Sunday, February 24, 2008

Counting Counties in Southern Illinois

Grand Rose Hotel, Elizabethtown, Illinois

This past weekend my wife and I made a three day trip to southern Illinois, picking up five new counties: Gallatin, Hardin, Pope, Saline and Hamilton. That brought my total number of Illinois counties visited to 101 of 102. I hope to pick up my final Illinois county later this year when I take a road trip to Missouri.

It was not the best time of year to visit Illinois. The area had just suffered a severe ice storm a couple of days before. Highways still had many patches of ice and snow, especially over the rural bridges, and much of the area was without electric power. Also, a couple of roads we wanted to take had been detoured because of flooding. A friend of mine who lives in Illinois had advised me that the best time to visit southern Illinois is in the summer when he said it is beautiful. But someone who is intent on visiting every county in the United States can't always wait for good weather. If I traveled only at the peak season for each county I would never complete the quest.

Garden of the Gods, Shawnee National Forest, Illinois
It is certainly possible to visit more than five counties in a weekend, but I've decided that's enough if a person wants to actually see something of those counties and not just go on a driving marathon. At five counties a weekend, 52 weeks a year, it would take more than 623 weeks, or a little longer than 12 years, to visit every county in the United States. This could be very easily done for the first many weeks. However, the more counties a person visits the further he must travel to reach new territory, so each trip becomes subsequently more difficult, more time consuming, and more expensive. If a person must be obsessed to stick to such a venture then surely I am obsessed. I find it to be a magnificent obsession - full of fun, adventure, and fascinating learning experiences.

Also, I should add that over the past several years I have averaged visiting just over 100 new counties per year - which comes out a little more than two coutnies per week. I hope to complete my quest in about four more years.

Our favorite experience of this past weekend was staying in the Grand Rose Hotel in Elizabethtown. This old riverboat era hotel the Ohio River was established in 1812, making it the oldest hotel in the state. It was amazing to learn that Elizabethtown, with a current population of 350, was once larger than the city of Chicago. Other things we saw included Cave-in-Rock State Park, a place where river pirates once hid out from the law, and Garden of the Gods - very picturesque rock formations - in the Shawnee National Forest. These are remnants of an ancient mountain range called the Shawnee Hills. In Pope County we discovered a sobering monument to the Trail of Tears, memorializing thousands of Cherokees who traveled this way - hundreds of them dying in Illinois - during their forced trek westward. Several other interesting sights of human and natural history, such as the Cave-in-Rock ferry and the oldest Baptist church in Illinois, made me very happy that I visited this off-the-beaten-path corner of Illinois. We found it to be a fascinating part of our great land that we would have never seen if it were not for counting counties.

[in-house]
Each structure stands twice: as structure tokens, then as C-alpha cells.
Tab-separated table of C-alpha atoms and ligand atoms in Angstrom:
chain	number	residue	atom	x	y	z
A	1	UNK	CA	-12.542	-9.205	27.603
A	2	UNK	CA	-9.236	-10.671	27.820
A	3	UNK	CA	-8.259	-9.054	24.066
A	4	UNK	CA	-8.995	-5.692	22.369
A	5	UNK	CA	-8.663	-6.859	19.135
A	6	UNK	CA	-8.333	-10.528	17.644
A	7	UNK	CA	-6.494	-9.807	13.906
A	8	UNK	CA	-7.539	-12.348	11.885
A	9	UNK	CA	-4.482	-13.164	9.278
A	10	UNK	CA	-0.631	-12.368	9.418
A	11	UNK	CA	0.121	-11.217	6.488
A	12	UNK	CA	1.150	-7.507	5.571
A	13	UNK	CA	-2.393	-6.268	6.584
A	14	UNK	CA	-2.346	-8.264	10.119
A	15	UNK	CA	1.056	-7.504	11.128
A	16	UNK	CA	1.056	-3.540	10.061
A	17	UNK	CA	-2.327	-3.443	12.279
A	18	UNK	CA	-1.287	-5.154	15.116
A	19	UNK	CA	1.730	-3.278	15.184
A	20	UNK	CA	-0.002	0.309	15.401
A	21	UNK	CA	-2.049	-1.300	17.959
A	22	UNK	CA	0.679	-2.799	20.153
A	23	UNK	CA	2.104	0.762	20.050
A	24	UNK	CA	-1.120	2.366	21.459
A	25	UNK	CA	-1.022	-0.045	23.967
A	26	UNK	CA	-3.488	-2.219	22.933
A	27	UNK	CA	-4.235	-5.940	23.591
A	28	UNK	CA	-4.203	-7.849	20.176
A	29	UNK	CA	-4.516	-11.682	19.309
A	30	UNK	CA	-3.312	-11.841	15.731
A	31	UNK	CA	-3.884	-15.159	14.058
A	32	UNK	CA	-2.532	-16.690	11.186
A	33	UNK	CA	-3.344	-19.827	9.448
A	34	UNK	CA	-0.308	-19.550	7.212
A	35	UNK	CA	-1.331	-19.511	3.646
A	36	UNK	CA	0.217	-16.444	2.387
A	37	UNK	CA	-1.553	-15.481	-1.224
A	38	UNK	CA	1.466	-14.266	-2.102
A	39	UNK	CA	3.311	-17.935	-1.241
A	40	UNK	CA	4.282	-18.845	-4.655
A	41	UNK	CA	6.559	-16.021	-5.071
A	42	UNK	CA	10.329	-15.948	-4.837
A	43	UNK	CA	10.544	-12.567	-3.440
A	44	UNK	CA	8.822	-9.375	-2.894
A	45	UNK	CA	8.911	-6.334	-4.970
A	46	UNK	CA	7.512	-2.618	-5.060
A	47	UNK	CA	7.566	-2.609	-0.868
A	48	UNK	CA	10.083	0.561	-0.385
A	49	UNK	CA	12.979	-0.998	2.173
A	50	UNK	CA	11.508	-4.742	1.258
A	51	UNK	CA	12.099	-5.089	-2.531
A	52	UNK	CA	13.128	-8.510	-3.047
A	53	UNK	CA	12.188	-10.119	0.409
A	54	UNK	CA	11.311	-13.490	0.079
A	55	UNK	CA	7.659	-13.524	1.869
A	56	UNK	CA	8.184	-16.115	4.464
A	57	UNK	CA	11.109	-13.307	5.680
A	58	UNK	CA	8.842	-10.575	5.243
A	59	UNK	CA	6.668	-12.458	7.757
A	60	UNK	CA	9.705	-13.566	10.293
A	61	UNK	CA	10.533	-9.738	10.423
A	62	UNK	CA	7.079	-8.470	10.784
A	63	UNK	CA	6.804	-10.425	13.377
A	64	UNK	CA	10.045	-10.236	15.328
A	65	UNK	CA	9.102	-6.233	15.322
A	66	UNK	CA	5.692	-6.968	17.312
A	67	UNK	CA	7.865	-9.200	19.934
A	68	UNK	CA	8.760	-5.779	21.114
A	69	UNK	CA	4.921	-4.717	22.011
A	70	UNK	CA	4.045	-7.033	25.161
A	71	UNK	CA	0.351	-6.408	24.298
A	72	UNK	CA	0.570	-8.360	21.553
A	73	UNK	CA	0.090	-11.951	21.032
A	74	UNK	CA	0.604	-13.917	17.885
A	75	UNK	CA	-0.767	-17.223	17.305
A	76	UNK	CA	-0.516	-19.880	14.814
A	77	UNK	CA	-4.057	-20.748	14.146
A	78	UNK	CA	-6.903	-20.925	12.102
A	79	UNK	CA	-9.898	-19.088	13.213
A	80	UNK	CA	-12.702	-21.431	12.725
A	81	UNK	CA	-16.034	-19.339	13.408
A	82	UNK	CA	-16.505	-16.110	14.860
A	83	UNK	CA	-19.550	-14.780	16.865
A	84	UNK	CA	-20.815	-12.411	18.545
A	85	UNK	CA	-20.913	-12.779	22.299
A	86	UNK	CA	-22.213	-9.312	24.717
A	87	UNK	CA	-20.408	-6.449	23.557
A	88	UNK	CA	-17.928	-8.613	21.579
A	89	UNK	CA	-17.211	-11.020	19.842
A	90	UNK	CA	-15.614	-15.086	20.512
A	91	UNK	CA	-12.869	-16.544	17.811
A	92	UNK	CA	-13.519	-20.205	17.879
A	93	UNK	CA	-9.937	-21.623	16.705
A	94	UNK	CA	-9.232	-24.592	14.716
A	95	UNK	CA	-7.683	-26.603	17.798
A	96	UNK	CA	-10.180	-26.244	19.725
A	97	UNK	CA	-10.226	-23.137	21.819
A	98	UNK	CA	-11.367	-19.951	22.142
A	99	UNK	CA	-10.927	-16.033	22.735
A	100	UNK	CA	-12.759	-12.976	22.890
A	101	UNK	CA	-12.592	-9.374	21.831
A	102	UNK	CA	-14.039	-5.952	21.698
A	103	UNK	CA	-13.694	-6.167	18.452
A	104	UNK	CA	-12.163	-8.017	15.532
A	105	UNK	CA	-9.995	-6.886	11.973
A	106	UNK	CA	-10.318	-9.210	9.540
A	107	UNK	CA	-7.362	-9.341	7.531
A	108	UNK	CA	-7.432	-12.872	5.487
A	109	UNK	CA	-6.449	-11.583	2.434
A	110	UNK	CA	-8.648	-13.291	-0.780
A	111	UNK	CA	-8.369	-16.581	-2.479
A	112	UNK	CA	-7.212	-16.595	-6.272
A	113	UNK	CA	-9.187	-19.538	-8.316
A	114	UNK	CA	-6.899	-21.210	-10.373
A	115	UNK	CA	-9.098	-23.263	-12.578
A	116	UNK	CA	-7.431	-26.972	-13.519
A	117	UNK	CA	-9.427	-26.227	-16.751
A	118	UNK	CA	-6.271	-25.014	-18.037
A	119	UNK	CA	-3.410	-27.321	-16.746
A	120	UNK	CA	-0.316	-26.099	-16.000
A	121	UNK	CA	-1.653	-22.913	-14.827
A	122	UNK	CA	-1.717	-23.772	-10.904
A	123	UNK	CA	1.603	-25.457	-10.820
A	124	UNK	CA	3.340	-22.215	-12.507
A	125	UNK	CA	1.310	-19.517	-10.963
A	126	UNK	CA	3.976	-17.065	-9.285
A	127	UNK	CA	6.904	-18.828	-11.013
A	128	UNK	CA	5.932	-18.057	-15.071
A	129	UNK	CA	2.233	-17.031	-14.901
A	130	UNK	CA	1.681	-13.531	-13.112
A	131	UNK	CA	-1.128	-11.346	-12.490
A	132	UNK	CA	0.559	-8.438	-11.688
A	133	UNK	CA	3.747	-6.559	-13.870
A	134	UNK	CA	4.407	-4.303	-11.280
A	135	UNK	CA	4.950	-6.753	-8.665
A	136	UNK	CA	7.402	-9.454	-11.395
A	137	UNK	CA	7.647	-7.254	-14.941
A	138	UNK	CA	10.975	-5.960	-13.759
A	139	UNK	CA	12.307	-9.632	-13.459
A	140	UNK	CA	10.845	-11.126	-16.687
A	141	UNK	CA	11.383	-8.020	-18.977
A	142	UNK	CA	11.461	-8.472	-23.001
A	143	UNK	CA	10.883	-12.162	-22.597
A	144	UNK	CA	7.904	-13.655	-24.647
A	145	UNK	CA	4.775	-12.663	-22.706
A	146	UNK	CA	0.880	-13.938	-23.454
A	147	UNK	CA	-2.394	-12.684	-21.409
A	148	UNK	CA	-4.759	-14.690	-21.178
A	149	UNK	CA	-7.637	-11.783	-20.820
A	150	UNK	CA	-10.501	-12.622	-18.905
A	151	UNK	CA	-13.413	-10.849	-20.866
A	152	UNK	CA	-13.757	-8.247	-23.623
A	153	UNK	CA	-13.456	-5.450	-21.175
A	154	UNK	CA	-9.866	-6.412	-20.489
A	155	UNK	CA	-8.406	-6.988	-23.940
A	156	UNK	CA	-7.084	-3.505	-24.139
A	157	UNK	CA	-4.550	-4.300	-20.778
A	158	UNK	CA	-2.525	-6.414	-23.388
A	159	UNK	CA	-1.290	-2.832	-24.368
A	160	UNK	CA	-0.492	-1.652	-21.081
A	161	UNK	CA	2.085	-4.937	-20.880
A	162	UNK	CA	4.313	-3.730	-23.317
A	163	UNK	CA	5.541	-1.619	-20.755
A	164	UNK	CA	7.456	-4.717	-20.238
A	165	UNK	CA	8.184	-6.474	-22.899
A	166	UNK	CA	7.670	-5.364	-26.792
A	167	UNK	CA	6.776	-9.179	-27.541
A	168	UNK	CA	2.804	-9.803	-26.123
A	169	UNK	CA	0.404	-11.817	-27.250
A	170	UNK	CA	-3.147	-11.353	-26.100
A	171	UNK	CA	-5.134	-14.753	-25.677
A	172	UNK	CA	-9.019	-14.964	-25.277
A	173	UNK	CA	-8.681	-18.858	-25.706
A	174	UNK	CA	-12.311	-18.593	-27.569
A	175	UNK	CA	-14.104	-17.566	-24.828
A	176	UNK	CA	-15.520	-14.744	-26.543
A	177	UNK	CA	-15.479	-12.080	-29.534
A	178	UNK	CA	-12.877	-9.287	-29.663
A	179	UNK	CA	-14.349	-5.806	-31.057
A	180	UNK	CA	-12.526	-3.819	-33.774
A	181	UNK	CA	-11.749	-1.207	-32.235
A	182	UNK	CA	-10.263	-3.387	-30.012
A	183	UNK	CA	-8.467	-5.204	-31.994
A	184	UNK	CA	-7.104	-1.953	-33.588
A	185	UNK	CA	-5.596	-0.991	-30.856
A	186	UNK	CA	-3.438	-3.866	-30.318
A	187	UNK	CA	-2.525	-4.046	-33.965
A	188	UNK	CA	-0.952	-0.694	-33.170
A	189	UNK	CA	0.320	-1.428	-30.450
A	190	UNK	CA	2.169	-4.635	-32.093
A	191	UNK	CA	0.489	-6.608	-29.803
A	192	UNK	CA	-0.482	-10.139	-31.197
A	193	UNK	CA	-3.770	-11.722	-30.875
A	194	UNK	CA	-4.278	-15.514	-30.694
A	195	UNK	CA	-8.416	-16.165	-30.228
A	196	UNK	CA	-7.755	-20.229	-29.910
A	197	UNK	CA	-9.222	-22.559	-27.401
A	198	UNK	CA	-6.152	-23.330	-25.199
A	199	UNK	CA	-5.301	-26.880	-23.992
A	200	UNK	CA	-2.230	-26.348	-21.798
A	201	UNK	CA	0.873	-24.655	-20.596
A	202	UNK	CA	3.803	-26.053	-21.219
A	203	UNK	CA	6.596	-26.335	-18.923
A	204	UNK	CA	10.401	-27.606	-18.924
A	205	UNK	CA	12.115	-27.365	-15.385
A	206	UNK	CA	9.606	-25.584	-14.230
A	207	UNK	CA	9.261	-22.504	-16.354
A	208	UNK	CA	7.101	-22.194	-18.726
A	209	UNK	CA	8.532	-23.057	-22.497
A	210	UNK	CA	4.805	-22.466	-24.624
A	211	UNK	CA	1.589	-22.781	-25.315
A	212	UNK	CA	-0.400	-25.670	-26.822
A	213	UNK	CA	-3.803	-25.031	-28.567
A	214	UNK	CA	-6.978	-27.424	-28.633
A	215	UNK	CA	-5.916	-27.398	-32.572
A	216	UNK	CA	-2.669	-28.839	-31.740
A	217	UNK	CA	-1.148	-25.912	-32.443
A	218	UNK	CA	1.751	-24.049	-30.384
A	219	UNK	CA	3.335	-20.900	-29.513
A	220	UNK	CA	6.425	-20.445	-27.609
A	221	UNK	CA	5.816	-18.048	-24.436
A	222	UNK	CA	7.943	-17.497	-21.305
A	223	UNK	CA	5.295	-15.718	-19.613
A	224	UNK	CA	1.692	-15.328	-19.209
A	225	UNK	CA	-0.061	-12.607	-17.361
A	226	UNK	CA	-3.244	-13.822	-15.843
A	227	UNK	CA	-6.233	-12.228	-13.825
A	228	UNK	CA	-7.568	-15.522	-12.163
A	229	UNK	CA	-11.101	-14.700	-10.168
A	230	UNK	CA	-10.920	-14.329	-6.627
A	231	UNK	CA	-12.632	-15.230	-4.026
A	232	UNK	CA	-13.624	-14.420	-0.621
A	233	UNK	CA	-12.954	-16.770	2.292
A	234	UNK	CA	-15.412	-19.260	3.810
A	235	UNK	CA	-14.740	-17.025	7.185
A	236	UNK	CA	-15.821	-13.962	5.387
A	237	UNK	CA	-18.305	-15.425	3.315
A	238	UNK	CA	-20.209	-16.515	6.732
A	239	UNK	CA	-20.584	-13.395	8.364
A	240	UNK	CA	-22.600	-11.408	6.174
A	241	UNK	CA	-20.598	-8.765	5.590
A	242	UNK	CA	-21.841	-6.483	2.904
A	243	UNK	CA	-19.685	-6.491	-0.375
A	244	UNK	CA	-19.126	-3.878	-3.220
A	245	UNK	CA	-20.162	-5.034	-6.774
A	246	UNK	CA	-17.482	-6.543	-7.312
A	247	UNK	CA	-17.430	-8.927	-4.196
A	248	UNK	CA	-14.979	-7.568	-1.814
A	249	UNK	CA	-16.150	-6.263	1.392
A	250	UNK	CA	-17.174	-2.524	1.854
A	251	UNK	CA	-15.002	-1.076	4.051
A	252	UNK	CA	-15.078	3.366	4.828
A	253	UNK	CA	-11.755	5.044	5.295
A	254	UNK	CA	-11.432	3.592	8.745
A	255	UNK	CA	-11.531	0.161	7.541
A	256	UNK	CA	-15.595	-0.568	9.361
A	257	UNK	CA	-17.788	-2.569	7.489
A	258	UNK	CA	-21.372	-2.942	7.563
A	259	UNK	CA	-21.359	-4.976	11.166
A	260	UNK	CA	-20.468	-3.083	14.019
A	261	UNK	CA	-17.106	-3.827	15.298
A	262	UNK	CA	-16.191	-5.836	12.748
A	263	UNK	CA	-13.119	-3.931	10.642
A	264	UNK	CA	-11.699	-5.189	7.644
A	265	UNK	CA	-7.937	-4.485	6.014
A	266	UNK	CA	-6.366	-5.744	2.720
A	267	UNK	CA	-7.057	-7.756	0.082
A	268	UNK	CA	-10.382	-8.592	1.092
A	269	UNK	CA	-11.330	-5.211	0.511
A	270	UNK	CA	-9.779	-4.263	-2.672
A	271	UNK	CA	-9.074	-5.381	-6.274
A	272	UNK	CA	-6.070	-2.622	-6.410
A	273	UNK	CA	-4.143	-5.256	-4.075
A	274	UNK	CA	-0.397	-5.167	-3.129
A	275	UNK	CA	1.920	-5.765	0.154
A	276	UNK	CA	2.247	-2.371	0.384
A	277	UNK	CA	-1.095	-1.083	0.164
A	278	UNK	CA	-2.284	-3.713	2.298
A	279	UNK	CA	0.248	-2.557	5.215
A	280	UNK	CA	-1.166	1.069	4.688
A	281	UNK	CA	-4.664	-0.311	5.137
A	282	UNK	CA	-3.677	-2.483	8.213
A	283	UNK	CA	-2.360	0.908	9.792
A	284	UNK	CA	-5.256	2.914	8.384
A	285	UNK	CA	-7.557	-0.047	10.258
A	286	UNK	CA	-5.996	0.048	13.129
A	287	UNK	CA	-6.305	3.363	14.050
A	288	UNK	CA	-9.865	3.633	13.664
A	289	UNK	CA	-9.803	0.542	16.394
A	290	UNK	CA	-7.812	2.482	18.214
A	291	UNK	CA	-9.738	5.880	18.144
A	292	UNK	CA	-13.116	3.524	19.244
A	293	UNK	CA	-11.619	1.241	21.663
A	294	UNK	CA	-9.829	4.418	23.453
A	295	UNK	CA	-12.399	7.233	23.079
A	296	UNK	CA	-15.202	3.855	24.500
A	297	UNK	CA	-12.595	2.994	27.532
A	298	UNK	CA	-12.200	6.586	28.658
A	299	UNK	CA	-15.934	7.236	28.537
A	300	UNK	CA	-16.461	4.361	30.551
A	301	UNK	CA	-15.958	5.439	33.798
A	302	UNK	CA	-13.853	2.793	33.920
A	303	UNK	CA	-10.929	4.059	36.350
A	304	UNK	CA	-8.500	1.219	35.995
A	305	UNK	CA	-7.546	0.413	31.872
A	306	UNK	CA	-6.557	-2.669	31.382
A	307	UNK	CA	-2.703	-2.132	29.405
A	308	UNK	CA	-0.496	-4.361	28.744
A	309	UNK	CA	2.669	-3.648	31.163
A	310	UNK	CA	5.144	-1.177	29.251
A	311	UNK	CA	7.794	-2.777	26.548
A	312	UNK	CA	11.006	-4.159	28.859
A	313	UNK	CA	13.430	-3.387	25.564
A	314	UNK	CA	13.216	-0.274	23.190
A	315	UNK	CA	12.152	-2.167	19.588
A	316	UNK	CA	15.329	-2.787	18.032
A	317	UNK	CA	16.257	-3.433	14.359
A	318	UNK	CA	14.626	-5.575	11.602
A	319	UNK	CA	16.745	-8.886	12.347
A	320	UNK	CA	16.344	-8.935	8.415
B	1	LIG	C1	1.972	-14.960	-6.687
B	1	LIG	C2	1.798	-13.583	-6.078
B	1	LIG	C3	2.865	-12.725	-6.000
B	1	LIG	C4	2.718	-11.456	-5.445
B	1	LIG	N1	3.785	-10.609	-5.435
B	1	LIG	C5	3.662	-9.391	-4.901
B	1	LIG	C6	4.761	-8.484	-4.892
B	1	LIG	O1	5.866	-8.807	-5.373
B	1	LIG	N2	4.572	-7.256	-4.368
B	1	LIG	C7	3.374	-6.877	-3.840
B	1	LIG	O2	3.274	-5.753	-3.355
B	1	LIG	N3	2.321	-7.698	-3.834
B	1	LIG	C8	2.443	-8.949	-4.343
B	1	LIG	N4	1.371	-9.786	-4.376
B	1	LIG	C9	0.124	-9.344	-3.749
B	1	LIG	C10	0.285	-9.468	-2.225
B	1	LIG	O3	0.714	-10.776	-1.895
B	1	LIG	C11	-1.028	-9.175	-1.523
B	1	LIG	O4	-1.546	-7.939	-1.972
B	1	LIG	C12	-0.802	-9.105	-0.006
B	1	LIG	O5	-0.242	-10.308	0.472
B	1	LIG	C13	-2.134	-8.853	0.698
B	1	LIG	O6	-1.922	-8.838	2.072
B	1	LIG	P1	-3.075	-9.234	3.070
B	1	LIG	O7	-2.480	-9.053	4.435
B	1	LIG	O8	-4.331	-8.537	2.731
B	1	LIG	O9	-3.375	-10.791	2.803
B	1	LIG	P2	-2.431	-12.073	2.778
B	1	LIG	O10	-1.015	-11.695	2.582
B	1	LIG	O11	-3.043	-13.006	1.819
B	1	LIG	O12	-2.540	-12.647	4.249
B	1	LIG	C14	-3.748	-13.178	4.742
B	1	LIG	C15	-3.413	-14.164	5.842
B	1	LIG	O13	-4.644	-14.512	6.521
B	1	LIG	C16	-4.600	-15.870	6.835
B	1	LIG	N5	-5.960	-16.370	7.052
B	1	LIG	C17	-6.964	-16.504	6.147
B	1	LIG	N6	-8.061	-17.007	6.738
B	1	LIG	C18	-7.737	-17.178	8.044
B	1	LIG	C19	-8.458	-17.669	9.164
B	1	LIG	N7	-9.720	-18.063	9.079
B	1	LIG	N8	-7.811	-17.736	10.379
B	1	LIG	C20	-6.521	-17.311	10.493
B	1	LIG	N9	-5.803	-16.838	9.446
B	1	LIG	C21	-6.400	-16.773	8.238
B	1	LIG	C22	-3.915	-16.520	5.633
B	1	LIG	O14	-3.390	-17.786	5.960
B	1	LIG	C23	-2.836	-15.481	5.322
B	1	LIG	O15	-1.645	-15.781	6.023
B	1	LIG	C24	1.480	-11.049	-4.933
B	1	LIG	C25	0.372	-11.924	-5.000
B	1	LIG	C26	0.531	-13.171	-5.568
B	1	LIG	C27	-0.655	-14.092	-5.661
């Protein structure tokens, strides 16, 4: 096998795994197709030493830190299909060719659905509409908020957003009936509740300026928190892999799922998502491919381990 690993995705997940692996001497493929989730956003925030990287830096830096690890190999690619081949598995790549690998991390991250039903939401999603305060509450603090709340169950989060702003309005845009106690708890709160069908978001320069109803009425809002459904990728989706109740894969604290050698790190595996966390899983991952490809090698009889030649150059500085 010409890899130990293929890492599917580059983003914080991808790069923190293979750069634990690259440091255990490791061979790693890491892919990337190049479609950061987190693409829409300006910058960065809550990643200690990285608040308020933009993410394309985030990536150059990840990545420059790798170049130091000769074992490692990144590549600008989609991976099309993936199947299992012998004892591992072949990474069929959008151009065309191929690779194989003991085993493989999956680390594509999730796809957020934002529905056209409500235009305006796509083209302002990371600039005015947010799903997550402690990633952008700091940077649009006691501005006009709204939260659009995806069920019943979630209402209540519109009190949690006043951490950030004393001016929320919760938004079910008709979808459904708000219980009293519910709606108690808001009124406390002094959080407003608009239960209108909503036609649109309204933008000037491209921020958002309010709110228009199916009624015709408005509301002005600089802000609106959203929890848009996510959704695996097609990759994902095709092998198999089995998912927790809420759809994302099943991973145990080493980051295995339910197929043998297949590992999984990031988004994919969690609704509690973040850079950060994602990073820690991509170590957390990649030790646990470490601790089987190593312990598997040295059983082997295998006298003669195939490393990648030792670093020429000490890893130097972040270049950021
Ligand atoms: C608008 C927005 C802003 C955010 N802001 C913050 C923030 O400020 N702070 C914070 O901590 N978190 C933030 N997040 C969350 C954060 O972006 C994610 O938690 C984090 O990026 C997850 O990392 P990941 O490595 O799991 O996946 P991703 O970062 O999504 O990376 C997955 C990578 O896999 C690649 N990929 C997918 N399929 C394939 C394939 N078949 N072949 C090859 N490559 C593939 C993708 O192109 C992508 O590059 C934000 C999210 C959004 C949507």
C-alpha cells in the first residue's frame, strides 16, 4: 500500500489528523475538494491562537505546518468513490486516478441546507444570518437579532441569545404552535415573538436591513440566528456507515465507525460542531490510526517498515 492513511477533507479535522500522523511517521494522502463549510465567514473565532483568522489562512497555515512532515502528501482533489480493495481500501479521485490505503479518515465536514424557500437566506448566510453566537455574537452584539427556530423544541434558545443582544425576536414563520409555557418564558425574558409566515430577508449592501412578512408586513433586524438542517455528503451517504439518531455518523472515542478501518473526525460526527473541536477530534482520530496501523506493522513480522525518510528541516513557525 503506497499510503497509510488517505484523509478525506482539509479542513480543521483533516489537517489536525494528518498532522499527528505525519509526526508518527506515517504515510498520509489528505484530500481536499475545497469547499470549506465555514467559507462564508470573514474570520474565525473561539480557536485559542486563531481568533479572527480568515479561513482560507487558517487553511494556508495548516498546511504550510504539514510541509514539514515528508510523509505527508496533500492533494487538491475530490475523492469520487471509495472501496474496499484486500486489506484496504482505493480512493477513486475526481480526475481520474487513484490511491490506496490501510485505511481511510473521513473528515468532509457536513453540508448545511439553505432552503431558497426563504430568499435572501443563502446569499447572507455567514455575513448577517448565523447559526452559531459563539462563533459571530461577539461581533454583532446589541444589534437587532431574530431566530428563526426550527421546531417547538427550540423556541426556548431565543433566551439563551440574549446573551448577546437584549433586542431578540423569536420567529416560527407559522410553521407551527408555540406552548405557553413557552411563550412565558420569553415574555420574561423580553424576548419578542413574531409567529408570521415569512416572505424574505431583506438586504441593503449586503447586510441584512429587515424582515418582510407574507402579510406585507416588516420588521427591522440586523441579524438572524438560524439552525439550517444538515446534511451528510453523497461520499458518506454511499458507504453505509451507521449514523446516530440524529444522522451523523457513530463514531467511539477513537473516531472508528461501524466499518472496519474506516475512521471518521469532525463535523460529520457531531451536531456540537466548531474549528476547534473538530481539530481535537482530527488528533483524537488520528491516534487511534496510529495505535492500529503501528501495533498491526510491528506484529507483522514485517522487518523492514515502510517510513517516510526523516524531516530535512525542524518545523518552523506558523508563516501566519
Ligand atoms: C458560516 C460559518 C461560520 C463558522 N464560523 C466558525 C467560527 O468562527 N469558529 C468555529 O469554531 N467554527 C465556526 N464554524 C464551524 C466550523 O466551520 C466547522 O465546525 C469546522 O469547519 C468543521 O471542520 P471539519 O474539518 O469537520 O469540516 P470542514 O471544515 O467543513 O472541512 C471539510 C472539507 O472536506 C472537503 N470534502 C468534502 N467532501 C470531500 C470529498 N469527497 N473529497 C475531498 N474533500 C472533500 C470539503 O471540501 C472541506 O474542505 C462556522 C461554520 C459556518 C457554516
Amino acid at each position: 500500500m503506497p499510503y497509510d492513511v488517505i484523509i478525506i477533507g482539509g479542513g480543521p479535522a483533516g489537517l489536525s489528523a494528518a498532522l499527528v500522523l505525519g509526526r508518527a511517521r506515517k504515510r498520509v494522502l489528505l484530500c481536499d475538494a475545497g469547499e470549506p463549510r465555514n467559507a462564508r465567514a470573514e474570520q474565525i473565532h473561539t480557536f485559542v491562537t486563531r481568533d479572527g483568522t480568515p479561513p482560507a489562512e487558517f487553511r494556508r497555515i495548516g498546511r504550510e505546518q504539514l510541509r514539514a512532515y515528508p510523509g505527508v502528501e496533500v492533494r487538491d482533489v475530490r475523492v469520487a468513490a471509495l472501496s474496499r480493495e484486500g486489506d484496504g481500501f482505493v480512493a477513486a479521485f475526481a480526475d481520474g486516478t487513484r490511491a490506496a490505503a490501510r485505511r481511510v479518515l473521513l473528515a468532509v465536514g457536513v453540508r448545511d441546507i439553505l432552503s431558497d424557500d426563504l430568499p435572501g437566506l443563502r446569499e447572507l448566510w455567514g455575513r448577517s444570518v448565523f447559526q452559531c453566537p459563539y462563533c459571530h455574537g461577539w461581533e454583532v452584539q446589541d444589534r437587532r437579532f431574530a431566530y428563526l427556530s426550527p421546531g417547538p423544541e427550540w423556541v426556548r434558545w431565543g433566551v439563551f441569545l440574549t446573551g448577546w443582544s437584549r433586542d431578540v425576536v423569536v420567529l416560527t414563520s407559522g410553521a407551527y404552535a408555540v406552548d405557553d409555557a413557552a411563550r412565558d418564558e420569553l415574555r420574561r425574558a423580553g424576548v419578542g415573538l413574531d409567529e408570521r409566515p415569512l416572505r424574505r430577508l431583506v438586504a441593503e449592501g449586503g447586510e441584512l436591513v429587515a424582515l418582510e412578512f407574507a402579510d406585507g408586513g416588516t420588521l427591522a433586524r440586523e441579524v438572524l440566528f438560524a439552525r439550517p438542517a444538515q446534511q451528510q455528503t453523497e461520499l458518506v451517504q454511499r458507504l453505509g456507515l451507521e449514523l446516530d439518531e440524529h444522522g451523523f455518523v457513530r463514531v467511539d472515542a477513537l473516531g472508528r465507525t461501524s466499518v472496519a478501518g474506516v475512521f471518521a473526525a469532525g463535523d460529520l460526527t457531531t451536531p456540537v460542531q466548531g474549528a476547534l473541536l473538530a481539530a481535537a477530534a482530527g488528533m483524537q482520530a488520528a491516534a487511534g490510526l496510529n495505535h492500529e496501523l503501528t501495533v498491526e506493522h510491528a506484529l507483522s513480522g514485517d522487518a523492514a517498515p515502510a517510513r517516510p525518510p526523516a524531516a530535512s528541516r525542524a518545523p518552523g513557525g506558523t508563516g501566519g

Monday, February 11, 2008

FAQ: What is Your Favorite County?

When I talk with people about county counting they often ask the obvious question: "What is your favorite county?" That's not an easy question to answer because each county has its own unique appeal. I honestly have never been to any county about which I could not find something to like.

Karen on Lake Michigan in Door County, Wisconsin

This past summer when my wife and I camped for a week in Door County, Wisconsin, I was tempted to say that it was my favorite county. Door County, which is a peninsula jutting into Lake Michigan, has hundreds of miles of shoreline, rocky bluffs, sandy beaches, quaint villages, beautiful farms and orchards, several offshore islands, a dozen lighthouses, numerous historic sites and several state and county parks. It's definitely a county that's got a lot going for it.

But then, on second thought, I love mountains and Door County has no mountains at all. In addition, we saw no waterfalls in Door County, no covered bridges, no old grist mills, no exciting cities, no Amish buggies, no flowing rivers, no prairie, no desert, no national parks or monuments.... Come to think of it, there are lots of things that I love about other counties that can't be found in Door County, at all.

If the perfect county exists, I haven't been to it yet. But there is still hope. After all, I've only visited 2,654 counties to date, and have 487 counties to go. Maybe my favorite county will be one of them.

Superstition Wilderness, Maricopa County, Arizona

So when people ask me about my favorite county, I have finally come up with a stock answer:

"Every place on earth falls into either one of two categories. First, are the places I have not yet visited but would love to see. Second, are the places I have been and would like to return and explore more thoroughly. My favorites are those in the first category."